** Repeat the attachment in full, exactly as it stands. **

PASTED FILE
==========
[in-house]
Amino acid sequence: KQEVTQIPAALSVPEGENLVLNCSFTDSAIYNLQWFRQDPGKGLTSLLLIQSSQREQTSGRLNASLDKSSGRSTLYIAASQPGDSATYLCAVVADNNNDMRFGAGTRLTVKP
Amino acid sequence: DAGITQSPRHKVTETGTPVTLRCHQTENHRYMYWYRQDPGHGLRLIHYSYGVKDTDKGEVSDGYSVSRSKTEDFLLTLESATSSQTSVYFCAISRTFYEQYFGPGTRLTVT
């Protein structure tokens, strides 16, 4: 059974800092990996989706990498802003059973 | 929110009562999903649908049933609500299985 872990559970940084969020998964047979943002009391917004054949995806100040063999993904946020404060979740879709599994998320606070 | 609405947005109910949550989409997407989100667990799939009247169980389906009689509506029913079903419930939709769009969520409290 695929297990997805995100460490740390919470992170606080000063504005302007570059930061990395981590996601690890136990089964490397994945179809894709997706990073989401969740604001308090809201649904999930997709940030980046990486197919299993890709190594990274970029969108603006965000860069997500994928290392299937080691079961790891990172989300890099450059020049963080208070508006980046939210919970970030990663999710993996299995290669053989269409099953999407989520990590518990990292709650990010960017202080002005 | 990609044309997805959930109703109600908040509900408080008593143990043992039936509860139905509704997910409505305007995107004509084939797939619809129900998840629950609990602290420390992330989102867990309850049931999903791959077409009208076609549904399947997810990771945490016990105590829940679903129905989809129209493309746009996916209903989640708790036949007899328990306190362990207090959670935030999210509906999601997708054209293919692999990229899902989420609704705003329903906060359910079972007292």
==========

[in-house]
Amino acid sequence: KQEVTQIPAALSVPEGENLVLNCSFTDSAIYNLQWFRQDPGKGLTSLLLIQSSQREQTSGRLNASLDKSSGRSTLYIAASQPGDSATYLCAVVADNNNDMRFGAGTRLTVKP
Amino acid sequence: DAGITQSPRHKVTETGTPVTLRCHQTENHRYMYWYRQDPGHGLRLIHYSYGVKDTDKGEVSDGYSVSRSKTEDFLLTLESATSSQTSVYFCAISRTFYEQYFGPGTRLTVT
């Protein structure tokens, strides 16, 4: 059974800092990996989706990498802003059973 | 929110009562999903649908049933609500299985 872990559970940084969020998964047979943002009391917004054949995806100040063999993904946020404060979740879709599994998320606070 | 609405947005109910949550989409997407989100667990799939009247169980389906009689509506029913079903419930939709769009969520409290 695929297990997805995100460490740390919470992170606080000063504005302007570059930061990395981590996601690890136990089964490397994945179809894709997706990073989401969740604001308090809201649904999930997709940030980046990486197919299993890709190594990274970029969108603006965000860069997500994928290392299937080691079961790891990172989300890099450059020049963080208070508006980046939210919970970030990663999710993996299995290669053989269409099953999407989520990590518990990292709650990010960017202080002005 | 990609044309997805959930109703109600908040509900408080008593143990043992039936509860139905509704997910409505305007995107004509084939797939619809129900998840629950609990602290420390992330989102867990309850049931999903791959077409009208076609549904399947997810990771945490016990105590829940679903129905989809129209493309746009996916209903989640708790036949007899328990306190362990207090959670935030999210509906999601997708054209293919692999990229899902989420609704705003329903906060359910079972007292």